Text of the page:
Whether you like winter or not, there's no denying that it comes with its own pros and cons. Dry and itchy skin is one of the most common problems that people face in winter, especially older people. Low humidity levels, cold air and indoor heating are some of the factors that can de-moisturize your skin and cause your skin to become dry. Not only does this make your skin less radiant than normal, but it can also cause itching and pain on your face, hands and feet.
While dry skin could be nothing more than the effects of cold weather, it may also be a symptom of something more serious, like eczema or psoriasis, that may require the attention of a doctor. "Is it psoriasis or eczema on my skin?" is often the question on your mind when you have dry winter skin, and in this article, we'll try to understand what these conditions are and if you are affected by them.
What Causes Dry Skin in Winter?
Our skin barrier acts as a shield of lipids and dead skin cells, protecting our body from harmful toxins. When this skin barrier is harmed in any way, the skin becomes irritated and dry. We know moisture is essential for healthy skin because our skin barrier performs well in the presence of adequate moisture. During winter, the low humidity levels and heating systems result in a decrease in the moisture levels, which can cause dry skin.
Common Dry Skin Symptoms
Medically known as xerosis, dry skin can be identified easily through its symptoms. Common symptoms of dry skin are:
- Rough texture
- Raw skin
- Cracked skin
- Stinging sensation
- Burning sensation
These symptoms of dry skin vary in severity and also look different depending on the area that's affected.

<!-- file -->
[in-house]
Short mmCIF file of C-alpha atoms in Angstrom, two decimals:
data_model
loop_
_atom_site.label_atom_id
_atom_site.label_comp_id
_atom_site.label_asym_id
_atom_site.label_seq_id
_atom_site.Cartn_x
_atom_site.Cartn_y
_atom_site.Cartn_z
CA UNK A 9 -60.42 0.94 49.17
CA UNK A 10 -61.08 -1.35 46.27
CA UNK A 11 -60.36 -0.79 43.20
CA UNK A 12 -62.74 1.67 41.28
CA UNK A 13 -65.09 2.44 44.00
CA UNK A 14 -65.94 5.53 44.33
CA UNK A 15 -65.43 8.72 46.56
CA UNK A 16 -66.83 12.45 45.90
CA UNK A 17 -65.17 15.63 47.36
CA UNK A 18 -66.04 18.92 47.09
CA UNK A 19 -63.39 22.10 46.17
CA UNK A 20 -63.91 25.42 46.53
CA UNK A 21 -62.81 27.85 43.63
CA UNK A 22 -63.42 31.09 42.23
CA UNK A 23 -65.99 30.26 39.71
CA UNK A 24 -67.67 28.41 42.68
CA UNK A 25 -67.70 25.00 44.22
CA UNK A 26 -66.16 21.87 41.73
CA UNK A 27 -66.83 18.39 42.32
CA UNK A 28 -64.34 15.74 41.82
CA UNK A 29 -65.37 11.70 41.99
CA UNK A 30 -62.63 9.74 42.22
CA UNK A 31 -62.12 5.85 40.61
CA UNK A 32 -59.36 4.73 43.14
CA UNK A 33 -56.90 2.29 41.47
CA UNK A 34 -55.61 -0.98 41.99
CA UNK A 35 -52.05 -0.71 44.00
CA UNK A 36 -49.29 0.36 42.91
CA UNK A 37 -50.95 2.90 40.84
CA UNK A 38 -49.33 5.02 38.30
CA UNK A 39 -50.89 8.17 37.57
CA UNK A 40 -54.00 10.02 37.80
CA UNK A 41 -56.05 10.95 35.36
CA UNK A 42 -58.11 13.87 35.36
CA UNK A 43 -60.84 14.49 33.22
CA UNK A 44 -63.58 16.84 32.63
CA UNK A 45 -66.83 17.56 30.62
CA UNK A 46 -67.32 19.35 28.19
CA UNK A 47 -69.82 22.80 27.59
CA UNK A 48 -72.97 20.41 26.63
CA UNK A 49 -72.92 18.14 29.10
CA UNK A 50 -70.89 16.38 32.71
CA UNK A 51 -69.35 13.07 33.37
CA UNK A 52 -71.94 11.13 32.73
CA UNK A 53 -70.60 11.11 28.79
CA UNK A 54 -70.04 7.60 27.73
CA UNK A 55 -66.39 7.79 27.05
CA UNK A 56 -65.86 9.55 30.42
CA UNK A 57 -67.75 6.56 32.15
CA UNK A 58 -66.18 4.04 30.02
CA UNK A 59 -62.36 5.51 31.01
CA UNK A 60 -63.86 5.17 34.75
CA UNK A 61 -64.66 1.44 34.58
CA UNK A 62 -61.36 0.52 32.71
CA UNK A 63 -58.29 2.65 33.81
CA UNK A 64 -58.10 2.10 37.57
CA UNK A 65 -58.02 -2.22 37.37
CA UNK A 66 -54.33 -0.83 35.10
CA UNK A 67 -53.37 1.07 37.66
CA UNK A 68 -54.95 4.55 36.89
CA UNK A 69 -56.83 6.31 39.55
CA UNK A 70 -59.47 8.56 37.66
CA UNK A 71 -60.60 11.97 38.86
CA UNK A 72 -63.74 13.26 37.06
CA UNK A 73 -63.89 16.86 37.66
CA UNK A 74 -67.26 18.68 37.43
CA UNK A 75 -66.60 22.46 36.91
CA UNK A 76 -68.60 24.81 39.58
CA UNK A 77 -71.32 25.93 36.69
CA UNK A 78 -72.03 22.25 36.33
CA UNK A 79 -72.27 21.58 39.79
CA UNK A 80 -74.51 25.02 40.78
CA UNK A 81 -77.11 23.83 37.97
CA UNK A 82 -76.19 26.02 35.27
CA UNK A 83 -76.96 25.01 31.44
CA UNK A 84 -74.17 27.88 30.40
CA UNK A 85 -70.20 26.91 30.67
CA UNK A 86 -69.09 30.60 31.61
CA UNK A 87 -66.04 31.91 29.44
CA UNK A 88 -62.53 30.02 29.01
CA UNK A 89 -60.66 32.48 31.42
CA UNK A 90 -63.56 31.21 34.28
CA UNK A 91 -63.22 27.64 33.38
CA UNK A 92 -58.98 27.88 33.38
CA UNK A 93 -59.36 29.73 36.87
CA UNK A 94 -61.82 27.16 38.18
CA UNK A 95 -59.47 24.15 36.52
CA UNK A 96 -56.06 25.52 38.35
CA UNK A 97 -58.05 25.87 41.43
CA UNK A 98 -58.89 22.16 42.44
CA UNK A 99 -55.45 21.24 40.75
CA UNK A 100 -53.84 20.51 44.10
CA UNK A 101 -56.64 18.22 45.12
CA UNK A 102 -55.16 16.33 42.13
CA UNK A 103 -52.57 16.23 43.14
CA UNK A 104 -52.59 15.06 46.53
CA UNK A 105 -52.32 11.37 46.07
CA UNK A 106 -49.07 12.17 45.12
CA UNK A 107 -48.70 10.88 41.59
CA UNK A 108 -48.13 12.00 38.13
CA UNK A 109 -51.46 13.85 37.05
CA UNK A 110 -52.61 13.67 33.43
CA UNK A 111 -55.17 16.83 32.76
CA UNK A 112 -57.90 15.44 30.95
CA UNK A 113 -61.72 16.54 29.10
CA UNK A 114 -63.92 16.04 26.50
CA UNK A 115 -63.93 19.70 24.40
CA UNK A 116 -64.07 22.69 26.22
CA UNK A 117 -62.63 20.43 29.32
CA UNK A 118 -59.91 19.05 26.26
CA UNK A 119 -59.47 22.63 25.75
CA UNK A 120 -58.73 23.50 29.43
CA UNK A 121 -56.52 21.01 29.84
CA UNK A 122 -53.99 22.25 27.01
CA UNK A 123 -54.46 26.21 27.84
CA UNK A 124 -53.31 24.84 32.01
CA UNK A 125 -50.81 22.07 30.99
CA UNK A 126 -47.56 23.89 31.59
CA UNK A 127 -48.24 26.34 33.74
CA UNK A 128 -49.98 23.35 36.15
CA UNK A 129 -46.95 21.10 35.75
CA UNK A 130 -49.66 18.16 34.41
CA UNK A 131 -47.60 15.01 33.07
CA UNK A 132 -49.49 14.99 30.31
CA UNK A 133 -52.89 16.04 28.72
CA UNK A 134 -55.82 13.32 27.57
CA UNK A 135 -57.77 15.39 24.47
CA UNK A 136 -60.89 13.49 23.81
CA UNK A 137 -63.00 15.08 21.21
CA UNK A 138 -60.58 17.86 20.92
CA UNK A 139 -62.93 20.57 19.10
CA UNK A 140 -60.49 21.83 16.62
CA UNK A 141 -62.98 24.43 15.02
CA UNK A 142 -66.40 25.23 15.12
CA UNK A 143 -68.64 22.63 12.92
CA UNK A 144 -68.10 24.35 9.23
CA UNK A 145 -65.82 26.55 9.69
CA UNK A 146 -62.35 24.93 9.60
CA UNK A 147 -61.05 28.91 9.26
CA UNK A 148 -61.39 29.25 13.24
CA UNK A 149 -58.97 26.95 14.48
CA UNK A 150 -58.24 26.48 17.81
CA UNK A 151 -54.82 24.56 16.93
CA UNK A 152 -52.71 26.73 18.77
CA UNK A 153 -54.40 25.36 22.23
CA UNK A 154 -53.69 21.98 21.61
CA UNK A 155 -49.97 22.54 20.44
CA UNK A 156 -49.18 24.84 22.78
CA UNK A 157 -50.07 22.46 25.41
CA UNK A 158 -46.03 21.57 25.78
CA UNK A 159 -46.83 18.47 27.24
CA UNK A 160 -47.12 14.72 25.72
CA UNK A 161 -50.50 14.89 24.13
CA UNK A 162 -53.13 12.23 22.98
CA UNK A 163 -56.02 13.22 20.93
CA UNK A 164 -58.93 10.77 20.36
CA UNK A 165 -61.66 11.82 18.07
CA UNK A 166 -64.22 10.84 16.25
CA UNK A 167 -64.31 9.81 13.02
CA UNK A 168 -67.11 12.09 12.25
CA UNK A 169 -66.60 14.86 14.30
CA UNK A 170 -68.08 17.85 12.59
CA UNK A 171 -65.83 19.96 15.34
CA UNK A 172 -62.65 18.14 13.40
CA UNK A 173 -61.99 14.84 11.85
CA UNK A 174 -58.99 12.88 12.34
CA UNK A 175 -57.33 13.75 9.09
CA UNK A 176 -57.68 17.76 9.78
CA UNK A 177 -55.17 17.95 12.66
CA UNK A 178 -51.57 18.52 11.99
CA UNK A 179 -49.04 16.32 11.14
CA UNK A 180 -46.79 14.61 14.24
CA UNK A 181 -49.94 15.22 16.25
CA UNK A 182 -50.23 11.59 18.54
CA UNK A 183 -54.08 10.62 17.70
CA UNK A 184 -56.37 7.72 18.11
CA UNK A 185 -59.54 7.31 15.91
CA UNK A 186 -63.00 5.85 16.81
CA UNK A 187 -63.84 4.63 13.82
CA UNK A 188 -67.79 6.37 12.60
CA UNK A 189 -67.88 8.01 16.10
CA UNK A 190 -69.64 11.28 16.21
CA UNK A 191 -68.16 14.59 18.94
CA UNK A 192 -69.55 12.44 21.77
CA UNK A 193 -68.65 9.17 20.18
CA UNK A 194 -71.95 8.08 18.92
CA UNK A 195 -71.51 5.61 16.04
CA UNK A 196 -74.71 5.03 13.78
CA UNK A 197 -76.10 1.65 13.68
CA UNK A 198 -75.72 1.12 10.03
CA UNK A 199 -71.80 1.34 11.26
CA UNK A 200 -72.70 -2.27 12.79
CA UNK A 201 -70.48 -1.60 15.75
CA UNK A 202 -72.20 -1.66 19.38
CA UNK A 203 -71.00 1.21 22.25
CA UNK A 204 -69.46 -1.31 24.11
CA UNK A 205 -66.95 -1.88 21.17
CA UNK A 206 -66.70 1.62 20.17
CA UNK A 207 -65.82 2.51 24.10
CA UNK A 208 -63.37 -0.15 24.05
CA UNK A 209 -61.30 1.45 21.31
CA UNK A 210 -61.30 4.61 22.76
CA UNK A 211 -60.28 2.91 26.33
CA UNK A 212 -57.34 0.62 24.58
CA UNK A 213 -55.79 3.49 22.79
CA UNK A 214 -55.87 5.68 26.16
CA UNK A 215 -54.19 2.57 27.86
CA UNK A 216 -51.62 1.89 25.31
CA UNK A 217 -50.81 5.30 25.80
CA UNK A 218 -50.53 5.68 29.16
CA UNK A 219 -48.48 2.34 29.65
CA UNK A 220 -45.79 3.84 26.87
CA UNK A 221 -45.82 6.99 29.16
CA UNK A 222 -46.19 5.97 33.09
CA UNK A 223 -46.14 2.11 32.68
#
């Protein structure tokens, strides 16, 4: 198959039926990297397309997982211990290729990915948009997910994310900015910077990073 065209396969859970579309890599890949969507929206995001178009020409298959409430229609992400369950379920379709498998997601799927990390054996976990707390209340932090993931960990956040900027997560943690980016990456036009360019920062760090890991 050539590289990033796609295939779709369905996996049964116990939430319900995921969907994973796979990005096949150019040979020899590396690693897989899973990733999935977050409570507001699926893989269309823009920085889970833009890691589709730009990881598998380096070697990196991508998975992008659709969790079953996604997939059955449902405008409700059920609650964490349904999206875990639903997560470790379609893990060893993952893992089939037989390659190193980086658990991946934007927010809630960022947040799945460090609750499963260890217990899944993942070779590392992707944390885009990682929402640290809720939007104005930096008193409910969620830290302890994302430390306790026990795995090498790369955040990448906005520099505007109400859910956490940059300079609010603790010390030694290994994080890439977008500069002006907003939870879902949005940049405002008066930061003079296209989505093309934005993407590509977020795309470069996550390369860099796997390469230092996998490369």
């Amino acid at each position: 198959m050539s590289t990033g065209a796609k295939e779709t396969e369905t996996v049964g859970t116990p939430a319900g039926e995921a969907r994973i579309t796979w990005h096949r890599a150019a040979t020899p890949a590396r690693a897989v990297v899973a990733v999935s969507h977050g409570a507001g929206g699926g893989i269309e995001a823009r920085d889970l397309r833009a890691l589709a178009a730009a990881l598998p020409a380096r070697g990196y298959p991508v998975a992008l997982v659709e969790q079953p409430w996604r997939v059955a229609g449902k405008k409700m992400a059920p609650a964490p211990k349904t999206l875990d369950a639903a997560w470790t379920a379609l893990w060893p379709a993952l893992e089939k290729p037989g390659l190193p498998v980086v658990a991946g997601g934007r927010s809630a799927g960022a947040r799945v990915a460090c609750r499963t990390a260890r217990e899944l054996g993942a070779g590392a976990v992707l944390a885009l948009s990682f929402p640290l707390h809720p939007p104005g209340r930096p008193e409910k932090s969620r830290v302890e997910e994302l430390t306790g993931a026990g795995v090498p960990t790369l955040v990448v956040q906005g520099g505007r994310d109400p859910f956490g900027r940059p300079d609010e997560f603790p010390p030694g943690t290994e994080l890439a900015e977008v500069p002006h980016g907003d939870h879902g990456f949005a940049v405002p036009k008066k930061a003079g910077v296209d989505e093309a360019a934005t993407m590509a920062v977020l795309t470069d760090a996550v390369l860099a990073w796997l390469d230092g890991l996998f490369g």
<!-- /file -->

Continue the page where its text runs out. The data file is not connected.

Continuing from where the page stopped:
Dry Winter Skin and Its Relation to Eczema & Psoriasis
Skin problems are rampant during the winter, as our skin endures harsh weather and the dry, indoor heat. But is there any relation between dry winter skin and skin conditions like eczema or psoriasis? Can dry skin lead to eczema?
Unfortunately, a lot of people are afflicted with dry skin in the winter, and they take it as something that is completely normal, and truth be told while dry winter skin is somewhat a natural phenomenon, one should still be cautious when affected by it as it can be signalling a more serious skin condition.
The reason for said caution is that there is a flare-up in eczema and psoriasis during winter, as dry skin is one of the common triggers of these skin conditions. Those with dry winter skin may just apply moisturizers and be done with it, but individuals affected with eczema or psoriasis will need to do more. Therefore, it is important to know the difference so that you know when to seek medical help.
Eczema, medically known as atopic dermatitis, is a common chronic condition of the skin. Mostly prevalent in children, it affects about 10-20% of children, while 1-3% of adults are also affected worldwide. It is known for intense itching, inflammation and redness of the skin and mostly occurs on the feet, hands, face, elbows and knees.
Several types of eczema are known, including atopic dermatitis, contact dermatitis, dyshidrotic eczema and nummular eczema. All of these different types of eczema can be identified with symptoms like itching, redness, scaly or crusty skin, and thick or cracked skin. These symptoms can vary from person to person.
Causes of Eczema
Although the cause of eczema is not precisely understood, it is theorized to be caused due to a mixture of environmental and genetic factors.
People with eczema often have a family history of eczema, asthma, or hay fever. Eczema can also be triggered due to:
- Dry skin
- Hormonal changes
- Weather changes
- Irritants or allergens
Treatment Options for Eczema
While there is no definite cure for eczema, there are certain options one can take that help manage the painful symptoms of the condition. These options include moisturizing creams and topical medications to help keep the skin moisturized and provide relief for inflammation and itching. Other options include the use of light therapy and the use of antihistamines that can relieve symptoms. You can also adopt lifestyle changes to avoid skin problems and live a comfortable life.